Clearing the mystic clouds of nostalgia and cognitive biases that shape consumer preferences.
“Even though we’ve changed and we’re all finding our own place in the world, we all know that when the tears fall or the smile spreads across our face, we’ll come to each other because no matter where this crazy world takes us, nothing will ever change so much to the point where we’re not all still friends.” ~Anonymous
An old friendship is the most cherished relationship. John Leonard rightly says, “It takes a long time to grow an old friend.” I found my best friend when I was 15 and she is my best friend even today. I have come across a lot of people over the years who could have easily been my friends if I had met them earlier. But there is something special about my ‘old’ friend that none of the ‘new’ ones possess. The best conversations with her are the stories of childhood pranks and the good ol’ days where my friend adorns the role of a time machine that takes me back to the rosy past. What is her secret ingredient? Nostalgia.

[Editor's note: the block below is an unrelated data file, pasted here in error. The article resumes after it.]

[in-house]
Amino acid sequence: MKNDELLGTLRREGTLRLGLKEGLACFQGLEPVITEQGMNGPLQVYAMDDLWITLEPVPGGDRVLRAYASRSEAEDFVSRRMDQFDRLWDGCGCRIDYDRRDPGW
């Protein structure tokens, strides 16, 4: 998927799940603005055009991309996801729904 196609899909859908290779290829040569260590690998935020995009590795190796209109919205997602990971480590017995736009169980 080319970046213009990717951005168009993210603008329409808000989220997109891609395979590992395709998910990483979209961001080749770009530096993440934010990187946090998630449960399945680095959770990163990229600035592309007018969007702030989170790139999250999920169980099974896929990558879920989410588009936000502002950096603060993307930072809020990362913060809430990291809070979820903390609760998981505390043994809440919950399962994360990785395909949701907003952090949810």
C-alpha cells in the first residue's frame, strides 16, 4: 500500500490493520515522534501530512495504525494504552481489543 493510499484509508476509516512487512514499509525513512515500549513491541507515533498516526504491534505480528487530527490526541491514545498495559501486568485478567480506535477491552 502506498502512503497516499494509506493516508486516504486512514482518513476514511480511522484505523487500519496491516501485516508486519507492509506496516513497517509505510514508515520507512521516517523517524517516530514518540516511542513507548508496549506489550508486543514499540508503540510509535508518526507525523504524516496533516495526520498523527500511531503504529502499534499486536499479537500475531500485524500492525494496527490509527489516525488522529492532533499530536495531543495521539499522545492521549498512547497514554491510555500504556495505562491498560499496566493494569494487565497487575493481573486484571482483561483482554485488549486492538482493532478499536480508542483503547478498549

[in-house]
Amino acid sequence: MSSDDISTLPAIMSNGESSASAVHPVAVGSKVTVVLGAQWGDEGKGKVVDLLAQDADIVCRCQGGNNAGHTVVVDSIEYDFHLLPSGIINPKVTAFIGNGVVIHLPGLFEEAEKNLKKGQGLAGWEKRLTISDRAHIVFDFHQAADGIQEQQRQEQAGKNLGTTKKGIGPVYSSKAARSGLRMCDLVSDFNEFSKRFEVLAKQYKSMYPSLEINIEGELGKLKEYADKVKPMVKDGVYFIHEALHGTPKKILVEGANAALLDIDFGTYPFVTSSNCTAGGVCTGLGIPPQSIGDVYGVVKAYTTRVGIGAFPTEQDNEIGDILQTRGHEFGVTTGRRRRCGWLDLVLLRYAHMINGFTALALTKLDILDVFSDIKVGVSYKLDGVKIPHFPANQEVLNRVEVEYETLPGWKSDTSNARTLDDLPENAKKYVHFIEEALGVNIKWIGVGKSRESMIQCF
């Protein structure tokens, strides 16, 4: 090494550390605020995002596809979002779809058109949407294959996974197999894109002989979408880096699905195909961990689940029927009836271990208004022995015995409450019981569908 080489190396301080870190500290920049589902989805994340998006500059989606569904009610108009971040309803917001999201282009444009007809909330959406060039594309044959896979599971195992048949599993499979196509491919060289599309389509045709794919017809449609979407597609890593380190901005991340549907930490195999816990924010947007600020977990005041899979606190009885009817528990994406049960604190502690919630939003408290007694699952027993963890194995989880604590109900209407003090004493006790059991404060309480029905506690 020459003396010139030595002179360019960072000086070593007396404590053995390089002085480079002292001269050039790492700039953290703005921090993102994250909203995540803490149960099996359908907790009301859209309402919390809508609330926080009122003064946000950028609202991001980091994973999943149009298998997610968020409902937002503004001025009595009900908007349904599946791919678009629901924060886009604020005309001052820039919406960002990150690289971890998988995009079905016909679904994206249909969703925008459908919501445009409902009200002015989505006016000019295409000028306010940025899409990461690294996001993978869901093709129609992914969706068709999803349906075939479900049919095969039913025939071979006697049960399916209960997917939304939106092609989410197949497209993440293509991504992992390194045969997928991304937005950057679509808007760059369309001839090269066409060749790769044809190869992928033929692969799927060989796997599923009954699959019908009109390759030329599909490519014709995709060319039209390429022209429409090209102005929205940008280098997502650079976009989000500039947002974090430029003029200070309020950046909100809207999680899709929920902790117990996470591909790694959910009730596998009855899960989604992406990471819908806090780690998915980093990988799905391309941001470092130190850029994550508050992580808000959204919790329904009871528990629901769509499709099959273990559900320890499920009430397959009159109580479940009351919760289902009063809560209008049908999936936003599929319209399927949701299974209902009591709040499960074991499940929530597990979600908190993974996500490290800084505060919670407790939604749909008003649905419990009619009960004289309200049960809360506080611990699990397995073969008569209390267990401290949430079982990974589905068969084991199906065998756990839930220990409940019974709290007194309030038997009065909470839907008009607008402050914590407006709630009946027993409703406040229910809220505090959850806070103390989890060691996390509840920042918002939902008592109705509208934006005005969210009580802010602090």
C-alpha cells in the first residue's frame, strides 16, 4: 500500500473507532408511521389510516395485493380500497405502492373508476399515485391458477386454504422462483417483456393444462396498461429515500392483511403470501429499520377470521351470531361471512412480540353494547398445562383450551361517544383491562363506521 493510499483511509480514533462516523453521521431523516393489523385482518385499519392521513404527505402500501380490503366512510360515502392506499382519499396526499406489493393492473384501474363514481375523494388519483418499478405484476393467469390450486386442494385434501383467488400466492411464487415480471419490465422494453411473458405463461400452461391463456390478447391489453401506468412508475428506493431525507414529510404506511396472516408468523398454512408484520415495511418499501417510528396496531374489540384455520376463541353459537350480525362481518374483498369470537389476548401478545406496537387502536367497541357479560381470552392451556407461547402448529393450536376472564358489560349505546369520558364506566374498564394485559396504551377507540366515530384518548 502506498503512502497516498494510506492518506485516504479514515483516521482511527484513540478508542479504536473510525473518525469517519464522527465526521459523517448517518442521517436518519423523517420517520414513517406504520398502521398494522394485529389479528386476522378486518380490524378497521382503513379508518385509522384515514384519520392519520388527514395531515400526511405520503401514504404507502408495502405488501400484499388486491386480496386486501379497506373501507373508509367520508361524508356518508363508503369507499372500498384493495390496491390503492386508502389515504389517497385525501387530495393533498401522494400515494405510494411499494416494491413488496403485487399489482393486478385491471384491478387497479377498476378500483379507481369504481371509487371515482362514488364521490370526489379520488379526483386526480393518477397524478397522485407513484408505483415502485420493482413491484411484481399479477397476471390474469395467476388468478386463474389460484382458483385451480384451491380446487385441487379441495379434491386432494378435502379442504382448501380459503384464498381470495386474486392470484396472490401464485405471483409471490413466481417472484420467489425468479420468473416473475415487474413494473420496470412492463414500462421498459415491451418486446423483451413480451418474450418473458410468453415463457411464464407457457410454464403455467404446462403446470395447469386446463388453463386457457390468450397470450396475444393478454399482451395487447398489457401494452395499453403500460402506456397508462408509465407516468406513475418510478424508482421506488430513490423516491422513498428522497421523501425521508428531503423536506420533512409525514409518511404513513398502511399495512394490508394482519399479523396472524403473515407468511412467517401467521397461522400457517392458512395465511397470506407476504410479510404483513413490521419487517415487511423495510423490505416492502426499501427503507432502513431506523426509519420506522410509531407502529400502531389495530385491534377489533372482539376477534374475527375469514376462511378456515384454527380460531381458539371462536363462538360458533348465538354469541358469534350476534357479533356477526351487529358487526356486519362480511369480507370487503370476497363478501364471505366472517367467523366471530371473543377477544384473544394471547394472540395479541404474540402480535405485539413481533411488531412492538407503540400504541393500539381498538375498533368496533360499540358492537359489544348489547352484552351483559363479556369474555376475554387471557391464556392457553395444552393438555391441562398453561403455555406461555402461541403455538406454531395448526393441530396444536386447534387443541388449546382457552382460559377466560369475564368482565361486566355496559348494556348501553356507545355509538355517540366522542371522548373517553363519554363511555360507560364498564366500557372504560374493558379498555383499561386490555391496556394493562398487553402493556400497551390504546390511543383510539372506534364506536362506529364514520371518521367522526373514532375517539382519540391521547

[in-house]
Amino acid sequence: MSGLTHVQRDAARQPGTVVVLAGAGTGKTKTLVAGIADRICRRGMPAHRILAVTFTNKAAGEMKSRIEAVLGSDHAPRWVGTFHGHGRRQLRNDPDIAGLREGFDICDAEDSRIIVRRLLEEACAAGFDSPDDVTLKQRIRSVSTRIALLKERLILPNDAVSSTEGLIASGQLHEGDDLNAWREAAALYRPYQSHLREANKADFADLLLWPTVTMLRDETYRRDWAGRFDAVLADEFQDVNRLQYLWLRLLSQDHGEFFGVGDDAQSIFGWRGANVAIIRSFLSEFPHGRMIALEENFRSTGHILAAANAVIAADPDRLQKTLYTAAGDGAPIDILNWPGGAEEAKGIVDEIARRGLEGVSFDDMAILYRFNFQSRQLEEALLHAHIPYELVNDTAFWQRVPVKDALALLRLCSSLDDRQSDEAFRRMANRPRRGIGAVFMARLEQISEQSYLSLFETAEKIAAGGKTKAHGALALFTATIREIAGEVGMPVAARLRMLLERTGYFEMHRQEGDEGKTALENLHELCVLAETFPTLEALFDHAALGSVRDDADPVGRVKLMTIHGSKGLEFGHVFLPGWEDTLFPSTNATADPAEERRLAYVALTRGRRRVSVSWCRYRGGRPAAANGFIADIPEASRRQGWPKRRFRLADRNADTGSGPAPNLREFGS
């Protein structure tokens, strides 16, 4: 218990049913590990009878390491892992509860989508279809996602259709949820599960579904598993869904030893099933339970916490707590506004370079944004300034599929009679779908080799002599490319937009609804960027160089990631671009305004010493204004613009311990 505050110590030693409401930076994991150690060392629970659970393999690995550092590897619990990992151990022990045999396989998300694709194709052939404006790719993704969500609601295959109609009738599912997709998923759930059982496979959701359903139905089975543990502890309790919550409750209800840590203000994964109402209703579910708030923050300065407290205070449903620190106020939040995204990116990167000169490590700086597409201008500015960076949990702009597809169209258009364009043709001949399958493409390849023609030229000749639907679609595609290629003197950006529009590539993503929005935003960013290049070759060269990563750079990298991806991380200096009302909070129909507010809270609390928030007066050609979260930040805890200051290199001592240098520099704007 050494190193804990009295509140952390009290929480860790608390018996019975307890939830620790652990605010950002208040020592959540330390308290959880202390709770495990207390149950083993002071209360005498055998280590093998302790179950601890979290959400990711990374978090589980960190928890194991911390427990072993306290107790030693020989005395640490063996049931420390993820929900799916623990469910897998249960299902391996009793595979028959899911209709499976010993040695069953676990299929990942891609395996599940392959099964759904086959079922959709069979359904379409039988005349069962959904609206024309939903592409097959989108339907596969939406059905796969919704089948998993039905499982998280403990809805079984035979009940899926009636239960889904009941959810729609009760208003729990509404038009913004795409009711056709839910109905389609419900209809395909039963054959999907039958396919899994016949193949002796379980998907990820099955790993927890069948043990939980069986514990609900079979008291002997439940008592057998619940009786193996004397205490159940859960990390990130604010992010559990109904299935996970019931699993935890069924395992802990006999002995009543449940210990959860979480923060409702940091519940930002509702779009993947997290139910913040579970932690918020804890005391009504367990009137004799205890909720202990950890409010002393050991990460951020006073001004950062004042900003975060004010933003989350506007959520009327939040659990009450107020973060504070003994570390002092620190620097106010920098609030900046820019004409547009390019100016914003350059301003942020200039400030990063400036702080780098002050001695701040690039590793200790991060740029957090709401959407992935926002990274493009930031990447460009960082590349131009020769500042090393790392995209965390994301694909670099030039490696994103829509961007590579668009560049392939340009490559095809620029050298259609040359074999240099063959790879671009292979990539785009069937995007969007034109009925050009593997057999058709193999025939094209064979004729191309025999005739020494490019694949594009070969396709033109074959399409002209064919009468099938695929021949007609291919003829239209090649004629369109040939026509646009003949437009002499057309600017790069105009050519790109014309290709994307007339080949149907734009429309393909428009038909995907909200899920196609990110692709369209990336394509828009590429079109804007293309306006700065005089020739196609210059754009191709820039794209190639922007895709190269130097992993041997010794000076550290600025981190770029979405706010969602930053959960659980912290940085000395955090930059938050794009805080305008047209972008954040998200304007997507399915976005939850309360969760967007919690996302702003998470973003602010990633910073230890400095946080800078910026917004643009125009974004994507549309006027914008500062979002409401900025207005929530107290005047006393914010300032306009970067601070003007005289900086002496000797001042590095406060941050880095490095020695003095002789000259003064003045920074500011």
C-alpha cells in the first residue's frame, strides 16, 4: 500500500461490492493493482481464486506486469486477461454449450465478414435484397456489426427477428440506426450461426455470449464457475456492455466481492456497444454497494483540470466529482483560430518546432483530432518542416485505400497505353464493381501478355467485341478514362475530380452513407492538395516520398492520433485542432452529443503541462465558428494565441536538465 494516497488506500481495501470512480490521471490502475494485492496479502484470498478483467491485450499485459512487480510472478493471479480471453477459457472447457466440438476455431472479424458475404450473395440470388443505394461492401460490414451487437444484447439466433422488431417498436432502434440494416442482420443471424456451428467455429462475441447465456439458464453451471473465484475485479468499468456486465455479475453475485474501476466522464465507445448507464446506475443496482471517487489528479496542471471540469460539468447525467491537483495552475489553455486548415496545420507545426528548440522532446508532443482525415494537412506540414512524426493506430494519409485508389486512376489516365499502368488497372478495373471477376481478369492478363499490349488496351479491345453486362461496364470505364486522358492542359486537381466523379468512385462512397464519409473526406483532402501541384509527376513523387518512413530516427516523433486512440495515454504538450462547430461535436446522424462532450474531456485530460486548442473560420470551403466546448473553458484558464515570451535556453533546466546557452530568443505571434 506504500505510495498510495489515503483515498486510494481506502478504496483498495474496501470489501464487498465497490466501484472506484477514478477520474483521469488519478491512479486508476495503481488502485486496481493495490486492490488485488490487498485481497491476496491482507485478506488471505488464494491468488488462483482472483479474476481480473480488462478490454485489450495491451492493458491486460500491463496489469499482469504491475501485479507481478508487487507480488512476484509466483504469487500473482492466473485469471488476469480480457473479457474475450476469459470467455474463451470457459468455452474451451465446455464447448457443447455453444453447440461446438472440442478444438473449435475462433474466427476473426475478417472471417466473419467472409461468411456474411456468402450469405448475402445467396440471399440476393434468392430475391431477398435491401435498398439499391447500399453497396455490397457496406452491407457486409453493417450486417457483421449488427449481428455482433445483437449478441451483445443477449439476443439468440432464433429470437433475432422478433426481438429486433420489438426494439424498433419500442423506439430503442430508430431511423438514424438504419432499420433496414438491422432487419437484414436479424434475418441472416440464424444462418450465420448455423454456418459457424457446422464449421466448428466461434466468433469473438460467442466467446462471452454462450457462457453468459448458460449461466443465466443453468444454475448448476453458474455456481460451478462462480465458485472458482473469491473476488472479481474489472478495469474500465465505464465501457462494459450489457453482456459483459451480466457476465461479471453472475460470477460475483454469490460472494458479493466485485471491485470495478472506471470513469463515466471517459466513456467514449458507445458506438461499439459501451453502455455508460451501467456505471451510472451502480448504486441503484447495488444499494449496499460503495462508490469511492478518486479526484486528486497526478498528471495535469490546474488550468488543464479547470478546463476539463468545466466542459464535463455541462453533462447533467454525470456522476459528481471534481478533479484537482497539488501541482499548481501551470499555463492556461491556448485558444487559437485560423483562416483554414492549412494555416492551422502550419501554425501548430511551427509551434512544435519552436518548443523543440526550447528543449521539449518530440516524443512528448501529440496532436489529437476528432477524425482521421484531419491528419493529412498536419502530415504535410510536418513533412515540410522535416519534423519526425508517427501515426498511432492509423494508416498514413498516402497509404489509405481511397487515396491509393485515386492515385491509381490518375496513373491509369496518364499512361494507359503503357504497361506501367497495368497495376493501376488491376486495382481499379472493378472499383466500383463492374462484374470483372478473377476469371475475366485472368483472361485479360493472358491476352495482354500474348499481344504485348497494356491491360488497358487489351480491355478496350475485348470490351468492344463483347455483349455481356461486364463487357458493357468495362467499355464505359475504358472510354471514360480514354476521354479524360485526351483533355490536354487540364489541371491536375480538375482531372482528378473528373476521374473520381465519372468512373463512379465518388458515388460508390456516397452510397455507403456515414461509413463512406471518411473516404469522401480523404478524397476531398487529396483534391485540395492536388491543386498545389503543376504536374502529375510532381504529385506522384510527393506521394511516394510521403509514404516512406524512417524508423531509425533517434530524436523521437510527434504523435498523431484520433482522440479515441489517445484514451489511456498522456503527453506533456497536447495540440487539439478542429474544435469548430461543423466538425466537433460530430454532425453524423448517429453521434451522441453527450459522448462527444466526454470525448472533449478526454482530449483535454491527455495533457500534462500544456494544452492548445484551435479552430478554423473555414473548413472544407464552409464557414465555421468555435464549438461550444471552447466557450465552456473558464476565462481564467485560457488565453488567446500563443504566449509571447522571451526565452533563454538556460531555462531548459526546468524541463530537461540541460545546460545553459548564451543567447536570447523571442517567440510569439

Holbrook and Schindler define nostalgia as a “preference (general liking, positive attitude) towards objects (people, places or things) that were more common (popular, widely circulated) when one was younger (in early adulthood, adolescence, childhood, or even before birth)”. Consumers tend to like something that was an integral part of their “early” life not only because of the rational benefits of the object, but more so because of the emotional benefits of the “memories” triggered by it. These nostalgic feelings are strongly associated with an individual’s critical period which usually ranges from the age of 15-30 years. Researchers have conducted numerous empirical studies to prove that age related preference exist for tastes in movie stars, films, music, movies and also for styles of automobiles. Most of us would have noticed our fathers talking with praise for the old movie songs of the 60’s and with slander for the contemporary music. And for millennials, the romance lies with the 90’s.